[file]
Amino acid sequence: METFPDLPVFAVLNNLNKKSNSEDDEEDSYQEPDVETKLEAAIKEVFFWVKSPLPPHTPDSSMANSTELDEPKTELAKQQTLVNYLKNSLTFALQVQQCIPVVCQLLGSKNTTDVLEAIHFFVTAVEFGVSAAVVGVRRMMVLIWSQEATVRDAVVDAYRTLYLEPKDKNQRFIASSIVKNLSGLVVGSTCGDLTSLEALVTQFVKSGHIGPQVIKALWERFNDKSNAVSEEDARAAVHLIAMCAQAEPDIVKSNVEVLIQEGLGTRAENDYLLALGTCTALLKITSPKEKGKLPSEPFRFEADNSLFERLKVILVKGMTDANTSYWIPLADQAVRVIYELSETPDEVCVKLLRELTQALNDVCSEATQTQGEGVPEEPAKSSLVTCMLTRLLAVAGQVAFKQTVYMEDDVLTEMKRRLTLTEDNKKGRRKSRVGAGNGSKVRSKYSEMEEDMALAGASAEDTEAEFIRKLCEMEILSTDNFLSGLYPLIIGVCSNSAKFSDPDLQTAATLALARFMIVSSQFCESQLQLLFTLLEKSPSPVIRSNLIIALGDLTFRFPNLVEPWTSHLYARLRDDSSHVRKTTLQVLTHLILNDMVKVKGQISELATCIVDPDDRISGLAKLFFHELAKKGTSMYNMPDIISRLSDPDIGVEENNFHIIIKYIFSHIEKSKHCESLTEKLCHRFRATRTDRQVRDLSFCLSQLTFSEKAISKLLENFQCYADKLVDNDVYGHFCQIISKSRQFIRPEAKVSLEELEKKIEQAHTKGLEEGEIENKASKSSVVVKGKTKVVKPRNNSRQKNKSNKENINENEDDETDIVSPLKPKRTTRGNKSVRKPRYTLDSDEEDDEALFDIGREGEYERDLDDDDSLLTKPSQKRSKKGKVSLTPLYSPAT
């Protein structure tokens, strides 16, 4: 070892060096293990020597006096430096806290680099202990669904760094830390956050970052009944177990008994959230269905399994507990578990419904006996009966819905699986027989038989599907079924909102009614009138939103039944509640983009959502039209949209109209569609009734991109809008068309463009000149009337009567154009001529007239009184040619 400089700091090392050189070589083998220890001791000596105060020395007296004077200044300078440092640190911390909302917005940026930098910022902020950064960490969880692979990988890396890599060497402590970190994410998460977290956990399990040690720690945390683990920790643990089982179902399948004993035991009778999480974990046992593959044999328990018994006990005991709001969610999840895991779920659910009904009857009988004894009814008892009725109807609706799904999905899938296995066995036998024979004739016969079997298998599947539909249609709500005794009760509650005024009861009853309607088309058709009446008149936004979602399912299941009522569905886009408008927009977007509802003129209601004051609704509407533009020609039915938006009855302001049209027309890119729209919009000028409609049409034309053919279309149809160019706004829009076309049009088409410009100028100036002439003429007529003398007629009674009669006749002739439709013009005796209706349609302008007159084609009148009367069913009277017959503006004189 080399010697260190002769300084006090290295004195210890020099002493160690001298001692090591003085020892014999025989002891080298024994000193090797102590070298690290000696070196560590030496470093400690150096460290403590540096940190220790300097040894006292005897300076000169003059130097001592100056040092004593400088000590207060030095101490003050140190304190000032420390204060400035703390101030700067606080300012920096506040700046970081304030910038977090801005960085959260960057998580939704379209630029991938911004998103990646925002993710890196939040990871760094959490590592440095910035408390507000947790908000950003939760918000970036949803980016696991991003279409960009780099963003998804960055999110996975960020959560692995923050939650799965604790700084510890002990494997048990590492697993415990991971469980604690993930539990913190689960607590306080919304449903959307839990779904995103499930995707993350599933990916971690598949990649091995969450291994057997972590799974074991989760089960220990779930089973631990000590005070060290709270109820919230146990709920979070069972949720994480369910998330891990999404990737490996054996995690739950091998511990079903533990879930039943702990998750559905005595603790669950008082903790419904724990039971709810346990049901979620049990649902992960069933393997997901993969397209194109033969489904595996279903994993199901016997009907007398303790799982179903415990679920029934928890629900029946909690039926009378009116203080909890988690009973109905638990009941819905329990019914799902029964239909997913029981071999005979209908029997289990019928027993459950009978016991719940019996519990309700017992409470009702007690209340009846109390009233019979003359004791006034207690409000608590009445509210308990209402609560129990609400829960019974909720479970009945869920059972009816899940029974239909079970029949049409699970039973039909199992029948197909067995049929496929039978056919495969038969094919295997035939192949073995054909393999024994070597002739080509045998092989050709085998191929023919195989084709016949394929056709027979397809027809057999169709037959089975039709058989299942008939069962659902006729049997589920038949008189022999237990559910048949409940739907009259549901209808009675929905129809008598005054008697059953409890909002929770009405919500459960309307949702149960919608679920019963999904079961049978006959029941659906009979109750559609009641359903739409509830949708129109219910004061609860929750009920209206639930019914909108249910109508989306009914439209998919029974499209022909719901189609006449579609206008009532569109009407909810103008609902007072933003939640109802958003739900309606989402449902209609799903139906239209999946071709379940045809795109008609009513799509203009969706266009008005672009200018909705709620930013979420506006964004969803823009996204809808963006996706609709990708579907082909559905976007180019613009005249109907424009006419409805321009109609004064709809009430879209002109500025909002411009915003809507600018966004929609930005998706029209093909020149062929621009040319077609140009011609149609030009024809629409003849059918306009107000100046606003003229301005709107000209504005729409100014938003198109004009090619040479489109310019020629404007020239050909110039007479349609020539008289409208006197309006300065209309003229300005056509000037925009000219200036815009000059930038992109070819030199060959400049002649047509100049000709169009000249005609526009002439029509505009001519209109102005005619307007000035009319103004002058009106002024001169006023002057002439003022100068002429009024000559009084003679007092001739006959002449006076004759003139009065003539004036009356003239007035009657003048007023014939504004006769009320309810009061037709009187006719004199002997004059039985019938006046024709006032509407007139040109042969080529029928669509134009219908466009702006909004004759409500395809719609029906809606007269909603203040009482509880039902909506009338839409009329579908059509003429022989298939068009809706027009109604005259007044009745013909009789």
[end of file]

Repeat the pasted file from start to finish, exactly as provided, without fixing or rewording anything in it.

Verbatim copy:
Amino acid sequence: METFPDLPVFAVLNNLNKKSNSEDDEEDSYQEPDVETKLEAAIKEVFFWVKSPLPPHTPDSSMANSTELDEPKTELAKQQTLVNYLKNSLTFALQVQQCIPVVCQLLGSKNTTDVLEAIHFFVTAVEFGVSAAVVGVRRMMVLIWSQEATVRDAVVDAYRTLYLEPKDKNQRFIASSIVKNLSGLVVGSTCGDLTSLEALVTQFVKSGHIGPQVIKALWERFNDKSNAVSEEDARAAVHLIAMCAQAEPDIVKSNVEVLIQEGLGTRAENDYLLALGTCTALLKITSPKEKGKLPSEPFRFEADNSLFERLKVILVKGMTDANTSYWIPLADQAVRVIYELSETPDEVCVKLLRELTQALNDVCSEATQTQGEGVPEEPAKSSLVTCMLTRLLAVAGQVAFKQTVYMEDDVLTEMKRRLTLTEDNKKGRRKSRVGAGNGSKVRSKYSEMEEDMALAGASAEDTEAEFIRKLCEMEILSTDNFLSGLYPLIIGVCSNSAKFSDPDLQTAATLALARFMIVSSQFCESQLQLLFTLLEKSPSPVIRSNLIIALGDLTFRFPNLVEPWTSHLYARLRDDSSHVRKTTLQVLTHLILNDMVKVKGQISELATCIVDPDDRISGLAKLFFHELAKKGTSMYNMPDIISRLSDPDIGVEENNFHIIIKYIFSHIEKSKHCESLTEKLCHRFRATRTDRQVRDLSFCLSQLTFSEKAISKLLENFQCYADKLVDNDVYGHFCQIISKSRQFIRPEAKVSLEELEKKIEQAHTKGLEEGEIENKASKSSVVVKGKTKVVKPRNNSRQKNKSNKENINENEDDETDIVSPLKPKRTTRGNKSVRKPRYTLDSDEEDDEALFDIGREGEYERDLDDDDSLLTKPSQKRSKKGKVSLTPLYSPAT
């Protein structure tokens, strides 16, 4: 070892060096293990020597006096430096806290680099202990669904760094830390956050970052009944177990008994959230269905399994507990578990419904006996009966819905699986027989038989599907079924909102009614009138939103039944509640983009959502039209949209109209569609009734991109809008068309463009000149009337009567154009001529007239009184040619 400089700091090392050189070589083998220890001791000596105060020395007296004077200044300078440092640190911390909302917005940026930098910022902020950064960490969880692979990988890396890599060497402590970190994410998460977290956990399990040690720690945390683990920790643990089982179902399948004993035991009778999480974990046992593959044999328990018994006990005991709001969610999840895991779920659910009904009857009988004894009814008892009725109807609706799904999905899938296995066995036998024979004739016969079997298998599947539909249609709500005794009760509650005024009861009853309607088309058709009446008149936004979602399912299941009522569905886009408008927009977007509802003129209601004051609704509407533009020609039915938006009855302001049209027309890119729209919009000028409609049409034309053919279309149809160019706004829009076309049009088409410009100028100036002439003429007529003398007629009674009669006749002739439709013009005796209706349609302008007159084609009148009367069913009277017959503006004189 080399010697260190002769300084006090290295004195210890020099002493160690001298001692090591003085020892014999025989002891080298024994000193090797102590070298690290000696070196560590030496470093400690150096460290403590540096940190220790300097040894006292005897300076000169003059130097001592100056040092004593400088000590207060030095101490003050140190304190000032420390204060400035703390101030700067606080300012920096506040700046970081304030910038977090801005960085959260960057998580939704379209630029991938911004998103990646925002993710890196939040990871760094959490590592440095910035408390507000947790908000950003939760918000970036949803980016696991991003279409960009780099963003998804960055999110996975960020959560692995923050939650799965604790700084510890002990494997048990590492697993415990991971469980604690993930539990913190689960607590306080919304449903959307839990779904995103499930995707993350599933990916971690598949990649091995969450291994057997972590799974074991989760089960220990779930089973631990000590005070060290709270109820919230146990709920979070069972949720994480369910998330891990999404990737490996054996995690739950091998511990079903533990879930039943702990998750559905005595603790669950008082903790419904724990039971709810346990049901979620049990649902992960069933393997997901993969397209194109033969489904595996279903994993199901016997009907007398303790799982179903415990679920029934928890629900029946909690039926009378009116203080909890988690009973109905638990009941819905329990019914799902029964239909997913029981071999005979209908029997289990019928027993459950009978016991719940019996519990309700017992409470009702007690209340009846109390009233019979003359004791006034207690409000608590009445509210308990209402609560129990609400829960019974909720479970009945869920059972009816899940029974239909079970029949049409699970039973039909199992029948197909067995049929496929039978056919495969038969094919295997035939192949073995054909393999024994070597002739080509045998092989050709085998191929023919195989084709016949394929056709027979397809027809057999169709037959089975039709058989299942008939069962659902006729049997589920038949008189022999237990559910048949409940739907009259549901209808009675929905129809008598005054008697059953409890909002929770009405919500459960309307949702149960919608679920019963999904079961049978006959029941659906009979109750559609009641359903739409509830949708129109219910004061609860929750009920209206639930019914909108249910109508989306009914439209998919029974499209022909719901189609006449579609206008009532569109009407909810103008609902007072933003939640109802958003739900309606989402449902209609799903139906239209999946071709379940045809795109008609009513799509203009969706266009008005672009200018909705709620930013979420506006964004969803823009996204809808963006996706609709990708579907082909559905976007180019613009005249109907424009006419409805321009109609004064709809009430879209002109500025909002411009915003809507600018966004929609930005998706029209093909020149062929621009040319077609140009011609149609030009024809629409003849059918306009107000100046606003003229301005709107000209504005729409100014938003198109004009090619040479489109310019020629404007020239050909110039007479349609020539008289409208006197309006300065209309003229300005056509000037925009000219200036815009000059930038992109070819030199060959400049002649047509100049000709169009000249005609526009002439029509505009001519209109102005005619307007000035009319103004002058009106002024001169006023002057002439003022100068002429009024000559009084003679007092001739006959002449006076004759003139009065003539004036009356003239007035009657003048007023014939504004006769009320309810009061037709009187006719004199002997004059039985019938006046024709006032509407007139040109042969080529029928669509134009219908466009702006909004004759409500395809719609029906809606007269909603203040009482509880039902909506009338839409009329579908059509003429022989298939068009809706027009109604005259007044009745013909009789």